Unlike traditional ways of storing contracts in different locations, a contract database is a central repository where contracts are stored in an organized and accessible way.
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What is a contract database?
Simply put, a contract database is a centralized, searchable, and tagged repository for all contracts for which an organization is responsible, as well as information about their status, approval processes, legal obligations, and compliance requirements.
The problem with storing contracts without a contract database
Many small businesses, out of necessity, have begun storing files in shared drives rather than using a centralized and organized contract database. On the whole, this is a good thing, but the more people accessing a file, the more opportunities there are to do something wrong.
A general file repository is only as good as the weakest link in the chain. Below are some ways a traditional file repository lets companies down when it comes to contract management and why a centralized contract database is so important:
- There is no record of who uploaded a file.
- Version control quickly goes off the rails.
- Uniform file naming becomes a challenge as time passes and staff changes
- Even when the right file is found, there is no contextual information, such as how many rounds of revisions were needed or which staff members were involved, that provides useful guidance on how to proceed.
- Regulating access to these folders is very difficult to do.
This list shows how important a well-organized contract database is to the success of the company.
Advantages of a contract database
Contracts, by their very nature, are not effective until the parties to the contract have executed them. Therefore, the post-execution phase of a contract is critical for a company and should be managed strategically. This makes a central and well-organized contract database all the more important.
Contracts are not only mutually binding agreements that establish rights and obligations. They also contain important data for companies. A contract database supports a company’s contract management in the following ways:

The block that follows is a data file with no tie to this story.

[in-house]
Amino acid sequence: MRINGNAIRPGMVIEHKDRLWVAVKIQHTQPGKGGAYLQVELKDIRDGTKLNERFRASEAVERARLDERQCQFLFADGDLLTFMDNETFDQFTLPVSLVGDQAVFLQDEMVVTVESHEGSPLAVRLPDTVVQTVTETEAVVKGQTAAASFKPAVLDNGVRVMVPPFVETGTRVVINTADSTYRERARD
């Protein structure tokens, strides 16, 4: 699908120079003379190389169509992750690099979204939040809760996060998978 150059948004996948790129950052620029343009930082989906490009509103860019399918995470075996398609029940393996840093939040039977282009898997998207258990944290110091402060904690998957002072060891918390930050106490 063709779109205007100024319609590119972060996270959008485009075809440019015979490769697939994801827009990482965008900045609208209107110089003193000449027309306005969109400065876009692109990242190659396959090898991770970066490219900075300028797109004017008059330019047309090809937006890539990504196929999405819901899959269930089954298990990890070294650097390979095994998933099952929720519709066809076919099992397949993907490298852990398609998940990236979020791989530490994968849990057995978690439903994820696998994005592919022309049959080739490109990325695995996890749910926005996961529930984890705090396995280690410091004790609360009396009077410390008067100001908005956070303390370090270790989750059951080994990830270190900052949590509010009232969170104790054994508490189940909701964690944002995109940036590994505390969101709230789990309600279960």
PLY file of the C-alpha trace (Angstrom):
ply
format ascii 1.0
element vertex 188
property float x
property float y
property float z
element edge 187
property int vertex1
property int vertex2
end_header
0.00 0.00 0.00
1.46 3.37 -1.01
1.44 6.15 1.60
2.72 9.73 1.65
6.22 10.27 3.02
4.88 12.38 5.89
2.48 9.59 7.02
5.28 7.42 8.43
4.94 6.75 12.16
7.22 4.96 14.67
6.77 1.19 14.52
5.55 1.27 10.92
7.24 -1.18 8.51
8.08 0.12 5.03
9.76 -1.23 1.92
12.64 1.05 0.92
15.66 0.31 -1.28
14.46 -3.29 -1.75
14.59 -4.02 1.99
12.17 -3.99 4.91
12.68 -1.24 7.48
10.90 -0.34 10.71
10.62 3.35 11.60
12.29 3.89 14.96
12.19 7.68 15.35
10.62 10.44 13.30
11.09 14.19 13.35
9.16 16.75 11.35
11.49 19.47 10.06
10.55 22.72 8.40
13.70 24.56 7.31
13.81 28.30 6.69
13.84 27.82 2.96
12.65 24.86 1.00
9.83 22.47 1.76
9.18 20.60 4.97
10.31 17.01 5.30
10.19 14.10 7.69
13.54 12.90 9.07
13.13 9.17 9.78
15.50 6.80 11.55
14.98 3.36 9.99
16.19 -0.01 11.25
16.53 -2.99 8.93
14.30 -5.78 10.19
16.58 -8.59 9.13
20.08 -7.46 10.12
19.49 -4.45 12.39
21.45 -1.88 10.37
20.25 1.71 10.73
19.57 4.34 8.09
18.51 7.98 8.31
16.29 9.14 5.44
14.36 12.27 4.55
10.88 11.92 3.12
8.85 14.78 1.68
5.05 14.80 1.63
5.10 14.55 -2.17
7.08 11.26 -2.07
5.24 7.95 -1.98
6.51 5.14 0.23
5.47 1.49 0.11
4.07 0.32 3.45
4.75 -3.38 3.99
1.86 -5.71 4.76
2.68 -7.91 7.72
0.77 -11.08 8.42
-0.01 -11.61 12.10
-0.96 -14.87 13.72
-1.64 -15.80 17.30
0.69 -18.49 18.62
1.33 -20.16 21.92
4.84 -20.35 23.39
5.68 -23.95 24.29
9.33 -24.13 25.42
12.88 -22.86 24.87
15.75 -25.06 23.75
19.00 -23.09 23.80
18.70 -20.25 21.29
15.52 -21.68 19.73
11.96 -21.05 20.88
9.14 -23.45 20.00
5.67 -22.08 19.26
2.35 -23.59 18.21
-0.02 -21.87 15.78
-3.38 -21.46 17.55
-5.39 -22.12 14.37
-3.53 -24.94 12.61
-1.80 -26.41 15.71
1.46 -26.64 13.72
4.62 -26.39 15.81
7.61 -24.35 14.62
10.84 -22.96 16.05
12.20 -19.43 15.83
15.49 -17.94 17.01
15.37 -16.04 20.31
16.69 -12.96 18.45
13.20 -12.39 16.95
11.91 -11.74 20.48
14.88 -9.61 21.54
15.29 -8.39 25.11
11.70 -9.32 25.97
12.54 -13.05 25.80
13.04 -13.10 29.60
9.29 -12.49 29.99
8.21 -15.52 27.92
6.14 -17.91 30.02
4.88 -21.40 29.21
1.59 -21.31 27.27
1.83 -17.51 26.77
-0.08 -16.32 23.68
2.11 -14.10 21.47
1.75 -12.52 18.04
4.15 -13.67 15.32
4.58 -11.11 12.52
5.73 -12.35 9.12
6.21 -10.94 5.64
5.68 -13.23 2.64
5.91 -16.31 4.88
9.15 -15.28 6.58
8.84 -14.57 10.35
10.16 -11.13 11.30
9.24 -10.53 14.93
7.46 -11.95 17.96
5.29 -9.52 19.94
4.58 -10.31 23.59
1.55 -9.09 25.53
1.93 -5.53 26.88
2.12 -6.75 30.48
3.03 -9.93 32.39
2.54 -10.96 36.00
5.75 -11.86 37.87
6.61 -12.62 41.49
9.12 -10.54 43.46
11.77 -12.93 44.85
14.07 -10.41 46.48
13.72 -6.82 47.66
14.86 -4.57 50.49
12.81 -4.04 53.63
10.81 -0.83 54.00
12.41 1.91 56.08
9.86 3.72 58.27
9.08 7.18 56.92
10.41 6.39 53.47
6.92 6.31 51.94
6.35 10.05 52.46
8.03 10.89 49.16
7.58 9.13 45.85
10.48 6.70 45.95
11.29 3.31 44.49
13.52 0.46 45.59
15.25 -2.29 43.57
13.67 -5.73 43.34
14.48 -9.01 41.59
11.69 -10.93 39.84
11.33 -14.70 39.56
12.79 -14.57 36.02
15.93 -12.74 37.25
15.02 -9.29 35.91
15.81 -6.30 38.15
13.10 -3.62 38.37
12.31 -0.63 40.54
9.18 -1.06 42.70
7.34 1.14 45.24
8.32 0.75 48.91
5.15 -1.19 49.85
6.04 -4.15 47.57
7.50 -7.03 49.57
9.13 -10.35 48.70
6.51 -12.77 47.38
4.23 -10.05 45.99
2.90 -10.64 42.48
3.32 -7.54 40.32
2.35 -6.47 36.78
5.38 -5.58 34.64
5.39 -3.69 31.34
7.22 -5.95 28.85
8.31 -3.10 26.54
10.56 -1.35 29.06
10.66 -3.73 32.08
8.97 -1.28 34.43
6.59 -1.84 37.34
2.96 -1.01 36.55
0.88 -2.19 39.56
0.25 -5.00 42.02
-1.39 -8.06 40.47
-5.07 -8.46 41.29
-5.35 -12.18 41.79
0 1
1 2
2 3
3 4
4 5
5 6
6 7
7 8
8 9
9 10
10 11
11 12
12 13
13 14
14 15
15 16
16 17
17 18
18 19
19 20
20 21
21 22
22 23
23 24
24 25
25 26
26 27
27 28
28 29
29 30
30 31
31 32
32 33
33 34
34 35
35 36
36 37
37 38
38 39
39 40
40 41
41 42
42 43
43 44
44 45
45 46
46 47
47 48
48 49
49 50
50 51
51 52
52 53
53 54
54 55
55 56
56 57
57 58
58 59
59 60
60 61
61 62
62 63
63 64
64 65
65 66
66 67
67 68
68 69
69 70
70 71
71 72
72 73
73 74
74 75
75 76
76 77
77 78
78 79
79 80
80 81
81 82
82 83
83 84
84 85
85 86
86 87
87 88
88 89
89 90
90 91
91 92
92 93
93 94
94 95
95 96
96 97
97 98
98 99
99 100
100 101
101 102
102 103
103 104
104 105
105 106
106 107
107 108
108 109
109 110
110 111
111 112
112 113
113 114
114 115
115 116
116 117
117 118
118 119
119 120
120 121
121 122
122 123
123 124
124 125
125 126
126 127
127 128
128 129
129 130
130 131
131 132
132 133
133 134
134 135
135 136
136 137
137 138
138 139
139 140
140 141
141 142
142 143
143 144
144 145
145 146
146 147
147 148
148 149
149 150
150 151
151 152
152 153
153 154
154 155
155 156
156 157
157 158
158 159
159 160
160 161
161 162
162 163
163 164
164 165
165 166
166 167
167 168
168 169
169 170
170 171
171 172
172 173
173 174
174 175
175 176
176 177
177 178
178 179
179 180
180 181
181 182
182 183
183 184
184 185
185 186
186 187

Storing contracts in a secure location When using a contract database as a business, contracts can no longer be lost as they are stored securely in a single location. When contracts are stored manually, it is common to misplace or not find individual contract information or even entire contracts.
Easy access to contracts When contracts are stored manually, there is a high risk of not finding relevant information or having to search through individual contracts. A suitable contract database solves this problem. With a central, searchable repository, contracts and the information they need can be found in seconds. The web-based, cloud-hosted repository of a contract database gives all team members the access they need to find information from anywhere in the world. In today’s home office and hybrid work model, a contract database is essential if companies value speed and efficiency.
Receive reminders of important contract deadlines Companies want to use a contract database to keep track of the critical deadlines of each contract. Often, employees:inside are relied upon to keep track of the lifecycle of a contract, but this carries enormous risks, as mistakes are almost inevitable. Missing a deadline to fulfill a contract can cost companies a lot of money. A contract database eliminates human error by providing timely reminders of important steps during and at the end of the contract lifecycle. Whether it’s a reminder to renew, terminate, or fulfill a contractual obligation, these notifications are definitely helpful to businesses.
Easily perform contract audits Companies regularly conduct contract audits to evaluate the performance of contracts and determine whether parties are meeting agreed-upon contract standards. A contract database gives you an overview of your contracts and enables you to conduct contract audits at the right time.
Contract audits are made more difficult without a contract database
Contract audits are often a company’s worst nightmare and an unavoidable part of doing business. As contracts proliferate, audits become more burdensome and cost companies valuable time.
The key is to store contracts in a central contract database where they can be searched and retrieved by the appropriate employee:s without the need to call in a specialist. With just a few keystrokes, a team should be able to find the most relevant contract (for example, the last signed version) and the context they need to review the contract.
This is achieved through metadata - the important keywords assigned to a document in a contract database, either by a human or a machine. A contract database searches for the metadata associated with a document and displays the most relevant based on your search terms, filters, and in some cases additional context such as the role of the person searching.eben.
Having a good overview of contracts, and therefore using an organized contract database, is important for any company. However, it is especially important for high-growth companies that need to go through due diligence in advance of a financing round or merger and acquisition activity. After all, contract reviews are onerous enough.
Lawyers entering expanding companies often start with a simple spreadsheet to keep track of legal documents. But they also quickly discover that this is not scalable, and switching to a browser-based contract database is the best way to stay in control.
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